And then there is this large, red hard cover text-book, stifled between bookends that still clearly shows the dog eared use of the years gone by. The book's spine is somewhat weakened and bowed from use and as it sits there upright in all its enormous majesty, the days of it being regaled are numbered. The content within is dated. The speed of information now proceeds at a pace much different then that of a novel where timeless words like “My name is Ishmael” and “It is a far, far better place” or “to be or not to be” remain burnt into our memories. These words reach and touch some class of neural images that resist change, unlike the words in this large voluminous text book of medicine that need change even before the final editing is complete and much before the printing has even begun in the press.

I sit in the chair behind the desk. It feels familiar. The cushion weakened and lax in just the right places fits my form well. I can feel the missing bolt underneath the right armrest instinctively from old habit. I pull at it and dislodge it from its hold. Very little effort concentrated in just the right place is needed to accomplish that feat. My fingers have mastery over it. I lean back on the chair and it unburdens itself of a familiar creaking sound that I have heard as many times as there are minutes in a week. Strangely the sound is familiar and comforting.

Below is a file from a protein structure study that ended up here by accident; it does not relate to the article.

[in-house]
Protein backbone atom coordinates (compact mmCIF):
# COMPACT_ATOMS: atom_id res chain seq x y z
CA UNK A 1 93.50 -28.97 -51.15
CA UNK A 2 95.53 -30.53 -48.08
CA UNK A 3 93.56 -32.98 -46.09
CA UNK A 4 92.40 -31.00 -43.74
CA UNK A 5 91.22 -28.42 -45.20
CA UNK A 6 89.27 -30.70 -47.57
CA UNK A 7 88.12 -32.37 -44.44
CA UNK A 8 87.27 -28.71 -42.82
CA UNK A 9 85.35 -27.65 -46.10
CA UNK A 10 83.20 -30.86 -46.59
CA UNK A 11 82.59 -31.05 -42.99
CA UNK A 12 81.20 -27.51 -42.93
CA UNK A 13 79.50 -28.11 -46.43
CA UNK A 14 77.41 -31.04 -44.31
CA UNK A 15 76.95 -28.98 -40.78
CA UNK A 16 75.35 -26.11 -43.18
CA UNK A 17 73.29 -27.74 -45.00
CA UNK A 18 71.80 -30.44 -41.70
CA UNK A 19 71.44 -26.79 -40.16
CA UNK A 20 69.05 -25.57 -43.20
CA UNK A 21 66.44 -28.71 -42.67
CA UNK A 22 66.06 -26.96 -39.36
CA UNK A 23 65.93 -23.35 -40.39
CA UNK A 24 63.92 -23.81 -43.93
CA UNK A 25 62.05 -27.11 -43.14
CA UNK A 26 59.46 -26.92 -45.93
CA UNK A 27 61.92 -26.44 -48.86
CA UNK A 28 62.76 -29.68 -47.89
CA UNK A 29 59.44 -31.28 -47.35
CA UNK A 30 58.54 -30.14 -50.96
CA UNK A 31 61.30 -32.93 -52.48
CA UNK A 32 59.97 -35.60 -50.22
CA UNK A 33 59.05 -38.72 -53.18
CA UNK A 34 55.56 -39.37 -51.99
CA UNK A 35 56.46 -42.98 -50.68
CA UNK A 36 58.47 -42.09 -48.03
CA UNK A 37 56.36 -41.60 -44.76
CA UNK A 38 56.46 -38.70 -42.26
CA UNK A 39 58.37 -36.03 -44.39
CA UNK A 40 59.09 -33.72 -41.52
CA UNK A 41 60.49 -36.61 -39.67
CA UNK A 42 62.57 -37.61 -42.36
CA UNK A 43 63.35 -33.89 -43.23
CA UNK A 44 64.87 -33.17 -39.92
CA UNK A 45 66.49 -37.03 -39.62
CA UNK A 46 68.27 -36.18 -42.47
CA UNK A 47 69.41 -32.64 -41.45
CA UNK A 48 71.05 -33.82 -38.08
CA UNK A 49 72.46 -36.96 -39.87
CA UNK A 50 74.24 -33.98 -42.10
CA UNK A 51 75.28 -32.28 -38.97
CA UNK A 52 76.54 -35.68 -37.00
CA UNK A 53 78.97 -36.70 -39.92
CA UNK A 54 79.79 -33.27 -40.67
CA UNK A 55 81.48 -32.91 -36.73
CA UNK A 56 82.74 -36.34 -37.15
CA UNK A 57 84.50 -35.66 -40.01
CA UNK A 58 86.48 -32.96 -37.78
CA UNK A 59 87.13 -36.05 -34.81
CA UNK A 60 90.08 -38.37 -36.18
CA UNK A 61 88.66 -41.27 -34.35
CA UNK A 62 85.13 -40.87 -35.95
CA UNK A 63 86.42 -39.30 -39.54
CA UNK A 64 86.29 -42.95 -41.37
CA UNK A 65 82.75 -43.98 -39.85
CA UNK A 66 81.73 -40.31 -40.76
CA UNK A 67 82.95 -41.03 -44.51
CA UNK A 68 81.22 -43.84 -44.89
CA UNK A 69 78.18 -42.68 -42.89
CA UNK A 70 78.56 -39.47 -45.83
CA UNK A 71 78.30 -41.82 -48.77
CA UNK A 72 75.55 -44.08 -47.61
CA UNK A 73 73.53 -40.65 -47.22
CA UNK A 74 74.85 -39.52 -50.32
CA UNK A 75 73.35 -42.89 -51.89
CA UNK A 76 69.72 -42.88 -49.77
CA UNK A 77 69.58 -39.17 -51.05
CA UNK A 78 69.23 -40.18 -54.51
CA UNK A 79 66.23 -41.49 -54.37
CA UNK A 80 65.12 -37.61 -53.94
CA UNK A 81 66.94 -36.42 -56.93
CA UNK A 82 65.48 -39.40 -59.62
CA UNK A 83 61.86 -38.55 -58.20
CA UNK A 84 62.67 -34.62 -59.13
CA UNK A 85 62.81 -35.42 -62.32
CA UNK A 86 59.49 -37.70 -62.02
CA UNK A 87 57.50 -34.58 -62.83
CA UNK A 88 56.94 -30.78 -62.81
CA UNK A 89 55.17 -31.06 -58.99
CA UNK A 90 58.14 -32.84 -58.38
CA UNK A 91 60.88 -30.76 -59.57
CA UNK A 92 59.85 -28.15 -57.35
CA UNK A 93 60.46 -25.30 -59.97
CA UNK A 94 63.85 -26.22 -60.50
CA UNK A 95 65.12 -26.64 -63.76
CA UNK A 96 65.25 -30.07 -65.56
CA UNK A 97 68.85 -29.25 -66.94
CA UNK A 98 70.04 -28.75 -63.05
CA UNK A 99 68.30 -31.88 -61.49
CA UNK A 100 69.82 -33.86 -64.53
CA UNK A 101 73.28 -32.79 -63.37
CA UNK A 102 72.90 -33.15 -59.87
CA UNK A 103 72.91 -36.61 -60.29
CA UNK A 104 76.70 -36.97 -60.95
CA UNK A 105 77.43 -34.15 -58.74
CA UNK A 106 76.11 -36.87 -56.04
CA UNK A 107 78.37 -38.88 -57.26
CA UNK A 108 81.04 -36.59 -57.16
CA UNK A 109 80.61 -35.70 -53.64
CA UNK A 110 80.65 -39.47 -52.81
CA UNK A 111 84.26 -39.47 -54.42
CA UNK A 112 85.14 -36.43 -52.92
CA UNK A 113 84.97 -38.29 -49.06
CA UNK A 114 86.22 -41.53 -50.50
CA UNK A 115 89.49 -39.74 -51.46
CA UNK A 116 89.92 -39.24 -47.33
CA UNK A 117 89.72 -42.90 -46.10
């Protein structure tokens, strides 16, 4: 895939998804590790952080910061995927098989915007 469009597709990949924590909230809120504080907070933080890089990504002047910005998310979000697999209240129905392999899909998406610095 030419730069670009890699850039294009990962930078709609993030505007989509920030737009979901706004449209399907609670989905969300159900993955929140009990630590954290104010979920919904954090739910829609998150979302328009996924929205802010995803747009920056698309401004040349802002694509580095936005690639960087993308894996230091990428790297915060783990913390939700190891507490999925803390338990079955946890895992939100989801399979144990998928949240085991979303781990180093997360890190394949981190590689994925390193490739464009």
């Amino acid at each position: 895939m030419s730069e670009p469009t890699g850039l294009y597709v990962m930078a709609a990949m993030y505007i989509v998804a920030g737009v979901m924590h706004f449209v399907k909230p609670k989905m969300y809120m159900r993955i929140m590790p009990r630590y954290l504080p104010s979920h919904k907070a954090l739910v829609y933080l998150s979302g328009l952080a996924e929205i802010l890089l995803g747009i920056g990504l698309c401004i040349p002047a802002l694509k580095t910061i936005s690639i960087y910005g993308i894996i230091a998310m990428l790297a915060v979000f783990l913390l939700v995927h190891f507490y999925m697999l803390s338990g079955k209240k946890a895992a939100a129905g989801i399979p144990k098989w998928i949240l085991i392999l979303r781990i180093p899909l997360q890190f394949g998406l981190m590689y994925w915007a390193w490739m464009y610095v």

I look across from over the desk and a strange yet familiar movie plays in my head of all the faces that have faced me, looking for answers, some concerned with the news that they least expected and others elated with what they heard. Mostly these are faces of very brave people. The movie plays on and for a moment, I am back in the game, understanding, rationalizing, collating, praying, hoping and devising for that face that holds my attention. It is a battle for and with each and every one of these faces. The war goes on as each battle is fought. Courage is found aplenty but there are no medals of honor, or purple hearts to be worn, victory lies in the time to create memories with the loved ones.  And then as suddenly as it starts, the movie ends. There is the blank wall in front of me once again, the show is over, time to exit the theater.

The eerie silence is broken as a burly gentleman knocks on the door. He has come to help put things in order. My years of memories are being packed, locked away for some distant future where they will hold no sway. These memories are mine alone, hidden in the catacombs of my thoughts and there they will reside. That time has passed. Maybe in the future better ones will replace them, but that is for another time to unfold. Soon the calculators, the financial gurus, the well-intentioned highbrows will swarm in to take over this space for their own. Soon the stethoscope will be a long forgotten relic. Soon apportioned benefits, determined values and expediency in the name of “better” will rule. Soon the blur of “cost” will overrun the value of  “care.” Soon a new dawn will break. Soon. The shirt feels moist against my skin. Strange.

I did not intend for this. But then no one does. There are no Churchill moments, no Babe Ruth smiles, no Patton salutes, just an echo reverberating within my soul and a heavy heart hammering within my chest.

It is the end of a dream.

Since then 'tis centuries; but each
Feels shorter than the day
I first surmised the horses' heads
Were toward eternity. ~ Emily Dickinson